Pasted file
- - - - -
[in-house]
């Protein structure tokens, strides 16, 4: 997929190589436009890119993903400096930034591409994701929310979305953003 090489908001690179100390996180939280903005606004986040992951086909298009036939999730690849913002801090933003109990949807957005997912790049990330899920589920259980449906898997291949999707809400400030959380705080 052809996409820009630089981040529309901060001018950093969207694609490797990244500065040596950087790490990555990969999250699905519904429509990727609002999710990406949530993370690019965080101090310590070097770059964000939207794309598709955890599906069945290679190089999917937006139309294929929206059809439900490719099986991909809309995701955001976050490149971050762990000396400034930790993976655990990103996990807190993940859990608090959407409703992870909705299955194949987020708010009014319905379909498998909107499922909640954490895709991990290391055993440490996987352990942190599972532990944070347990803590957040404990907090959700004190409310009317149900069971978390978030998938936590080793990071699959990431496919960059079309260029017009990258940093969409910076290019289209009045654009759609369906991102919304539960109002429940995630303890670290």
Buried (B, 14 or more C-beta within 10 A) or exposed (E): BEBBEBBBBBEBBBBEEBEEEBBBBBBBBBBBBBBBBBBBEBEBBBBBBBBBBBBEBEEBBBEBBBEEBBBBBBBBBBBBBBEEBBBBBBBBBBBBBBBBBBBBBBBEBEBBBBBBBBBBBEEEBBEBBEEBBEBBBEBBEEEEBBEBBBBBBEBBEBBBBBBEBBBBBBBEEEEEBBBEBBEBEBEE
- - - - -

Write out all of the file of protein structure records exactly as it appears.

[in-house]
């Protein structure tokens, strides 16, 4: 997929190589436009890119993903400096930034591409994701929310979305953003 090489908001690179100390996180939280903005606004986040992951086909298009036939999730690849913002801090933003109990949807957005997912790049990330899920589920259980449906898997291949999707809400400030959380705080 052809996409820009630089981040529309901060001018950093969207694609490797990244500065040596950087790490990555990969999250699905519904429509990727609002999710990406949530993370690019965080101090310590070097770059964000939207794309598709955890599906069945290679190089999917937006139309294929929206059809439900490719099986991909809309995701955001976050490149971050762990000396400034930790993976655990990103996990807190993940859990608090959407409703992870909705299955194949987020708010009014319905379909498998909107499922909640954490895709991990290391055993440490996987352990942190599972532990944070347990803590957040404990907090959700004190409310009317149900069971978390978030998938936590080793990071699959990431496919960059079309260029017009990258940093969409910076290019289209009045654009759609369906991102919304539960109002429940995630303890670290």
Buried (B, 14 or more C-beta within 10 A) or exposed (E): BEBBEBBBBBEBBBBEEBEEEBBBBBBBBBBBBBBBBBBBEBEBBBBBBBBBBBBEBEEBBBEBBBEEBBBBBBBBBBBBBBEEBBBBBBBBBBBBBBBBBBBBBBBEBEBBBBBBBBBBBEEEBBEBBEEBBEBBBEBBEEEEBBEBBBBBBEBBEBBBBBBEBBBBBBBEEEEEBBBEBBEBEBEE